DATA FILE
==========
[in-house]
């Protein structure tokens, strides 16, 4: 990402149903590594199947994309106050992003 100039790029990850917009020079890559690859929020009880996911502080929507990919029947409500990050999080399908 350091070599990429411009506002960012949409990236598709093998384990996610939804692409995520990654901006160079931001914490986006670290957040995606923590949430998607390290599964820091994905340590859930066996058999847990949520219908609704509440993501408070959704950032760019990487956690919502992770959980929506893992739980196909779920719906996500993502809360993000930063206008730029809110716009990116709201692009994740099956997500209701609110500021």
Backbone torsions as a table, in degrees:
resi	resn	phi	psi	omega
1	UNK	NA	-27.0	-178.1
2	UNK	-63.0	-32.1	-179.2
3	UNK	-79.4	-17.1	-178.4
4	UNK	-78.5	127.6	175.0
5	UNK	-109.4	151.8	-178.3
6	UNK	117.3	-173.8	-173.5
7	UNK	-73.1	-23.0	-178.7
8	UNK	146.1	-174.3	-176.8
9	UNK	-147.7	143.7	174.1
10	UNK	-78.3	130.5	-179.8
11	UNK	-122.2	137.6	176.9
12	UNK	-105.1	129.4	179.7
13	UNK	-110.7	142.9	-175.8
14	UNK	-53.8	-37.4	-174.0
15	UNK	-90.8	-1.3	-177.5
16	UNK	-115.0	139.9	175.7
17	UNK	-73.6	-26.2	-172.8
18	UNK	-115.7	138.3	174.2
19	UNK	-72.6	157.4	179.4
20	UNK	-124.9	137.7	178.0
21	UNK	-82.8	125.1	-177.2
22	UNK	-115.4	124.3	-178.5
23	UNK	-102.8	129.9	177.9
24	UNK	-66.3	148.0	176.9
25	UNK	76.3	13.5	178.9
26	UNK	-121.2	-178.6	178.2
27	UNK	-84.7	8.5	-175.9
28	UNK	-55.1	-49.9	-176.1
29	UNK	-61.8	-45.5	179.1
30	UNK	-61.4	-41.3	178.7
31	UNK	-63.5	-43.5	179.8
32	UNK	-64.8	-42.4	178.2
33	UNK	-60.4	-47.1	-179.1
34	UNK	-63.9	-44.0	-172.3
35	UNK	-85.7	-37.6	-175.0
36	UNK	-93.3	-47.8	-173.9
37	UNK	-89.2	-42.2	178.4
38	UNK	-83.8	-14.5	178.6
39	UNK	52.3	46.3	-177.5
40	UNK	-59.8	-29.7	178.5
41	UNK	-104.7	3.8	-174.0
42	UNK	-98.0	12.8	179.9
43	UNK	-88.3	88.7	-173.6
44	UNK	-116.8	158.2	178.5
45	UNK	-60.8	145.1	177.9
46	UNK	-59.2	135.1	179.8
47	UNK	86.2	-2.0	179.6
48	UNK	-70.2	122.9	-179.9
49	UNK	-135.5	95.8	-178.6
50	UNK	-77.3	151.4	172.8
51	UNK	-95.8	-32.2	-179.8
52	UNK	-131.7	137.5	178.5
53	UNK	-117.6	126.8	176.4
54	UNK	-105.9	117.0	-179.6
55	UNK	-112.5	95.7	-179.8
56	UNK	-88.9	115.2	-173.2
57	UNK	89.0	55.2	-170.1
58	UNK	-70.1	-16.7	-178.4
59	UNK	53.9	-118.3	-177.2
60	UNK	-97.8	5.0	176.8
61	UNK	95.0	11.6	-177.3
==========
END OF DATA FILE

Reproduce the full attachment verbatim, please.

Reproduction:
[in-house]
């Protein structure tokens, strides 16, 4: 990402149903590594199947994309106050992003 100039790029990850917009020079890559690859929020009880996911502080929507990919029947409500990050999080399908 350091070599990429411009506002960012949409990236598709093998384990996610939804692409995520990654901006160079931001914490986006670290957040995606923590949430998607390290599964820091994905340590859930066996058999847990949520219908609704509440993501408070959704950032760019990487956690919502992770959980929506893992739980196909779920719906996500993502809360993000930063206008730029809110716009990116709201692009994740099956997500209701609110500021």
Backbone torsions as a table, in degrees:
resi	resn	phi	psi	omega
1	UNK	NA	-27.0	-178.1
2	UNK	-63.0	-32.1	-179.2
3	UNK	-79.4	-17.1	-178.4
4	UNK	-78.5	127.6	175.0
5	UNK	-109.4	151.8	-178.3
6	UNK	117.3	-173.8	-173.5
7	UNK	-73.1	-23.0	-178.7
8	UNK	146.1	-174.3	-176.8
9	UNK	-147.7	143.7	174.1
10	UNK	-78.3	130.5	-179.8
11	UNK	-122.2	137.6	176.9
12	UNK	-105.1	129.4	179.7
13	UNK	-110.7	142.9	-175.8
14	UNK	-53.8	-37.4	-174.0
15	UNK	-90.8	-1.3	-177.5
16	UNK	-115.0	139.9	175.7
17	UNK	-73.6	-26.2	-172.8
18	UNK	-115.7	138.3	174.2
19	UNK	-72.6	157.4	179.4
20	UNK	-124.9	137.7	178.0
21	UNK	-82.8	125.1	-177.2
22	UNK	-115.4	124.3	-178.5
23	UNK	-102.8	129.9	177.9
24	UNK	-66.3	148.0	176.9
25	UNK	76.3	13.5	178.9
26	UNK	-121.2	-178.6	178.2
27	UNK	-84.7	8.5	-175.9
28	UNK	-55.1	-49.9	-176.1
29	UNK	-61.8	-45.5	179.1
30	UNK	-61.4	-41.3	178.7
31	UNK	-63.5	-43.5	179.8
32	UNK	-64.8	-42.4	178.2
33	UNK	-60.4	-47.1	-179.1
34	UNK	-63.9	-44.0	-172.3
35	UNK	-85.7	-37.6	-175.0
36	UNK	-93.3	-47.8	-173.9
37	UNK	-89.2	-42.2	178.4
38	UNK	-83.8	-14.5	178.6
39	UNK	52.3	46.3	-177.5
40	UNK	-59.8	-29.7	178.5
41	UNK	-104.7	3.8	-174.0
42	UNK	-98.0	12.8	179.9
43	UNK	-88.3	88.7	-173.6
44	UNK	-116.8	158.2	178.5
45	UNK	-60.8	145.1	177.9
46	UNK	-59.2	135.1	179.8
47	UNK	86.2	-2.0	179.6
48	UNK	-70.2	122.9	-179.9
49	UNK	-135.5	95.8	-178.6
50	UNK	-77.3	151.4	172.8
51	UNK	-95.8	-32.2	-179.8
52	UNK	-131.7	137.5	178.5
53	UNK	-117.6	126.8	176.4
54	UNK	-105.9	117.0	-179.6
55	UNK	-112.5	95.7	-179.8
56	UNK	-88.9	115.2	-173.2
57	UNK	89.0	55.2	-170.1
58	UNK	-70.1	-16.7	-178.4
59	UNK	53.9	-118.3	-177.2
60	UNK	-97.8	5.0	176.8
61	UNK	95.0	11.6	-177.3